A number of books published in recent years have demolished the myth of an allegedly tolerant Islamic culture that preserved the Greco-Roman heritage. Ibn Warraq’s book Why the West Is Best is among the better and more accessible titles in this field. As I concluded in one of my earlier essays, the only part of the ancient Greek heritage that proved to be more compatible with Muslim than with Christian European culture was slavery, and possibly anal sex with young boys in certain parts of the Islamic world.
In early 2012 the historian Emmet Scott published Mohammed and Charlemagne Revisited: The History of a Controversy. If you have any interest in the subject of the Greco-Roman legacy and Islam as they relate to medieval Europe, I strongly recommend that you buy this book. For those who are interested, Scott has published some excerpts from this work online at the New English Review.
Many books claim to be groundbreaking, but rather few of them actually are. Emmet Scott’s Mohammed and Charlemagne Revisited falls into the latter category.
He shows convincingly that archaeological excavations paint a very clear picture of devastation brought by the Arab conquests throughout the entire Mediterranean region, from Syria to Spain, in the seventh century AD.
The Belgian historian Henri Pirenne in his work Mohammed and Charlemagne, published posthumously in 1937, suggested that Islam and the Arab conquests constituted the real dividing line between the civilization of Greco-Roman Antiquity and that of medieval Europe. Moreover, Islamic raids in the Mediterranean partially cut Europeans off from their Classical roots. Scott supports this hypothesis but goes even further than Pirenne — who focused on Europe — by showing that the Arab conquests and Islamic repression largely destroyed Greco-Roman Classical civilization in North Africa and parts of the Middle East, which were more urbanized than Europe.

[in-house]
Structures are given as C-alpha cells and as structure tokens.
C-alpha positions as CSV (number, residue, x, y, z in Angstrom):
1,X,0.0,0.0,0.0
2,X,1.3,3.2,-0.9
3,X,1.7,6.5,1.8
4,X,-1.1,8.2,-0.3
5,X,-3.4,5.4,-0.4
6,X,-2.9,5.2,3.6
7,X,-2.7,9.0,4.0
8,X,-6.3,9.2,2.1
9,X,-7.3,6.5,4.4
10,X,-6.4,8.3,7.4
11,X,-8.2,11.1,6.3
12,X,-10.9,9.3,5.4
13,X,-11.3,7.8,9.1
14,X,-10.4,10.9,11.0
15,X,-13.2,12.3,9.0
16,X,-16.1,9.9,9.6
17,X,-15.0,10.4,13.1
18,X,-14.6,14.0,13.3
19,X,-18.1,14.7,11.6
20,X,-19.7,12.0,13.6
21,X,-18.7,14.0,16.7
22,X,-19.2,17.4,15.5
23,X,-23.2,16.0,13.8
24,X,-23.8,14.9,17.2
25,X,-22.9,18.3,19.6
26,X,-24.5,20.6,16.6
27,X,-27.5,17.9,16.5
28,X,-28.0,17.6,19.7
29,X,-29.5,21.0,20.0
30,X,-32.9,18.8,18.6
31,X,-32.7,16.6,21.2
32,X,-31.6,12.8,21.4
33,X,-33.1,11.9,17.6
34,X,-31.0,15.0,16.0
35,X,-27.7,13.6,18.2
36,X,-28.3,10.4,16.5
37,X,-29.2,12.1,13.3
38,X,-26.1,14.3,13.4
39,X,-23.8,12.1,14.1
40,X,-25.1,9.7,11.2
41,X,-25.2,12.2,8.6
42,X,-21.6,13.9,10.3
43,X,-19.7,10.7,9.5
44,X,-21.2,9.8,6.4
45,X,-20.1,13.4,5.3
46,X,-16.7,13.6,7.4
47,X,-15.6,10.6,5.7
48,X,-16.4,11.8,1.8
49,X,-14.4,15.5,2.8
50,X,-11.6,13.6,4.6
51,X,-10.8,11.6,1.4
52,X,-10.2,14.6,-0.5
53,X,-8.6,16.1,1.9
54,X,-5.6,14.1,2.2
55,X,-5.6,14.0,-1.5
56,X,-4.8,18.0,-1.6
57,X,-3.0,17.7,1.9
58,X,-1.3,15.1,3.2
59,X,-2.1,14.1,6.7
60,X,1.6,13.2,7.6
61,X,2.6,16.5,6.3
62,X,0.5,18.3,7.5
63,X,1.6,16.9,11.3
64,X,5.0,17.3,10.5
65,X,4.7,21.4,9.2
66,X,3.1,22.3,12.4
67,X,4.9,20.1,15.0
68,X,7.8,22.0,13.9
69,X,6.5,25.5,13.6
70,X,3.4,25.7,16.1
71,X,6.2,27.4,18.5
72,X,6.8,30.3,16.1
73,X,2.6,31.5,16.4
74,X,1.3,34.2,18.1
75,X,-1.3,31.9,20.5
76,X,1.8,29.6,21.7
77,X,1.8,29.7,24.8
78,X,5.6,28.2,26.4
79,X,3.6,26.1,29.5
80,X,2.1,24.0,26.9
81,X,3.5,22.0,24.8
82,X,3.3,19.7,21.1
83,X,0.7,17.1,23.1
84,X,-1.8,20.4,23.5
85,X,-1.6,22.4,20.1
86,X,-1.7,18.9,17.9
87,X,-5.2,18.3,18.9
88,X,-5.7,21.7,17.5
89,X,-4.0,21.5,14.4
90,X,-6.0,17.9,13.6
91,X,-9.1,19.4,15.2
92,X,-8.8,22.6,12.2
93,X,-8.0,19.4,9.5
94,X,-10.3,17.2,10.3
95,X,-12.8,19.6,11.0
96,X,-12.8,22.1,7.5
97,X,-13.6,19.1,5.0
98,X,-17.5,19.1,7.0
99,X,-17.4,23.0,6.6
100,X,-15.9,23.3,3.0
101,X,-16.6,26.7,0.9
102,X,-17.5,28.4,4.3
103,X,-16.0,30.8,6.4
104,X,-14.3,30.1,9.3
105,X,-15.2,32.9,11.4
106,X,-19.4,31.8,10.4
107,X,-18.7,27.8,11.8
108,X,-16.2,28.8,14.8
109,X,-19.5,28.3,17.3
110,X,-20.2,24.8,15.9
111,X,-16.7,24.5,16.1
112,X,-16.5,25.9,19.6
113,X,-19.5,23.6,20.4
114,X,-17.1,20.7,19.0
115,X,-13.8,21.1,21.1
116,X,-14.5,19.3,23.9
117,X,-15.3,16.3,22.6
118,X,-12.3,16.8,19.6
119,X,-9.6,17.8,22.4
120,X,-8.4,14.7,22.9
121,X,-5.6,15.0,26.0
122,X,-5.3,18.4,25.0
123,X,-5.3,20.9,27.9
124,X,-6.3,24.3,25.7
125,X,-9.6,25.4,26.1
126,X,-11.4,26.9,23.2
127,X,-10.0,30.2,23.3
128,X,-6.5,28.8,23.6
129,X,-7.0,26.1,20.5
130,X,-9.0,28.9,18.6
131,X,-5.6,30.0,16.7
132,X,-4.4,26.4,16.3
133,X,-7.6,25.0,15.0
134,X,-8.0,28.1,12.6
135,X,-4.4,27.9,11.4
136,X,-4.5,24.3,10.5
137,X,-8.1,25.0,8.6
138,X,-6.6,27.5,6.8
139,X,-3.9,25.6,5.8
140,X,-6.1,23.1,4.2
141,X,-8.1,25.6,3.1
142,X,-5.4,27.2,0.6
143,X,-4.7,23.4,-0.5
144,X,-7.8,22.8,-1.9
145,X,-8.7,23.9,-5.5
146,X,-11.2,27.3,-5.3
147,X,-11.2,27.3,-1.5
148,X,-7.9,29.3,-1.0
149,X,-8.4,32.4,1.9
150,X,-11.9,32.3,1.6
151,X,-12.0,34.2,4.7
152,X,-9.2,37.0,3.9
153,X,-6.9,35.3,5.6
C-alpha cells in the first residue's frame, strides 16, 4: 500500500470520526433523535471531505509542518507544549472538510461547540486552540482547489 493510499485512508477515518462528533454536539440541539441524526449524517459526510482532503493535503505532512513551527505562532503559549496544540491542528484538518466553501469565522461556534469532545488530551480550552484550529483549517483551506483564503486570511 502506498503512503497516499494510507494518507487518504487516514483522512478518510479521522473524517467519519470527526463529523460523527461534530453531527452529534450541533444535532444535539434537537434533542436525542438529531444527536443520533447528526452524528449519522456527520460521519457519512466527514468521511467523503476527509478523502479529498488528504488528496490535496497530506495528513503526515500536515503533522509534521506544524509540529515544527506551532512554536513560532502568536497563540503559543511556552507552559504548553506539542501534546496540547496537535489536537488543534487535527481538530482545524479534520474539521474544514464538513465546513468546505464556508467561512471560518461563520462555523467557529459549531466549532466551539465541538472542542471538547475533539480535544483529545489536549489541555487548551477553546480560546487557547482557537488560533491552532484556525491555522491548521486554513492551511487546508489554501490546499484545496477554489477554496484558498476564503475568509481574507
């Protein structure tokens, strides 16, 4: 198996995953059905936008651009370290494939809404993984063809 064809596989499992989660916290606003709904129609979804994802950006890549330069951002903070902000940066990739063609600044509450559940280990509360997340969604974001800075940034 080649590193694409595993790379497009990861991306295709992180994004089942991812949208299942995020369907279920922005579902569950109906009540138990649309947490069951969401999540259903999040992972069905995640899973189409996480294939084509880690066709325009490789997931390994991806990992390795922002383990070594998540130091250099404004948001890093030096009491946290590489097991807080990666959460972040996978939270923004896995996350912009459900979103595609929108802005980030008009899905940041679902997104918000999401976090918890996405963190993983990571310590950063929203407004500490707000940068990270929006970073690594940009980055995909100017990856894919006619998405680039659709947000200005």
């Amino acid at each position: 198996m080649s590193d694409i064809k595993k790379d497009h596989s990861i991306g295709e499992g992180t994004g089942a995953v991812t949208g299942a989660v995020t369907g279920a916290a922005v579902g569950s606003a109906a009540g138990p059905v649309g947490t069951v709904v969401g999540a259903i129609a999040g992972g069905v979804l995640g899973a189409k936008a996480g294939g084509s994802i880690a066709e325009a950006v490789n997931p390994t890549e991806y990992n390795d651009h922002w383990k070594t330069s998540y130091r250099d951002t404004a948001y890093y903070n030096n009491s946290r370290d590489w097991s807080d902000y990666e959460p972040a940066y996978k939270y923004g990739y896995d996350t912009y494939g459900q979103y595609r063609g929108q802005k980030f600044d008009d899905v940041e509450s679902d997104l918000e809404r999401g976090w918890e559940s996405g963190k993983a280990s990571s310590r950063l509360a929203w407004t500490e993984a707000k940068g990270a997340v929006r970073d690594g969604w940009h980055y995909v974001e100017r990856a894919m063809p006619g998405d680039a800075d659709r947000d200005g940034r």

In short, rather than preserving the Classical heritage, as their apologists like to claim, Arabs and Muslims did more than anybody else to wipe out Greco-Roman civilization. The modest contributions they made by preserving certain Greek texts through Arabic translations cannot in any way make up for this massive wave of destruction.
Scott demonstrates that by cutting off the normal trade of Egyptian papyrus to Europe, leaving Europeans only with expensive parchment made from animal skins as a viable alternative, the Arabs essentially doomed much of the Classical literature to oblivion due to a chronic shortage of good writing materials. Sadly, the heroic efforts made by medieval Christian monks in Europe for centuries could only partly make up for this loss.
The author also describes how certain ideas such as an early version of the Inquisition, the concept of Holy War and other often negative innovations were spread due to Islam. The first massacres of Jews in Europe were carried out in Spain by Muslim mobs early in the eleventh century; in 1011 (in Cordoba) and 1066 (in Granada).
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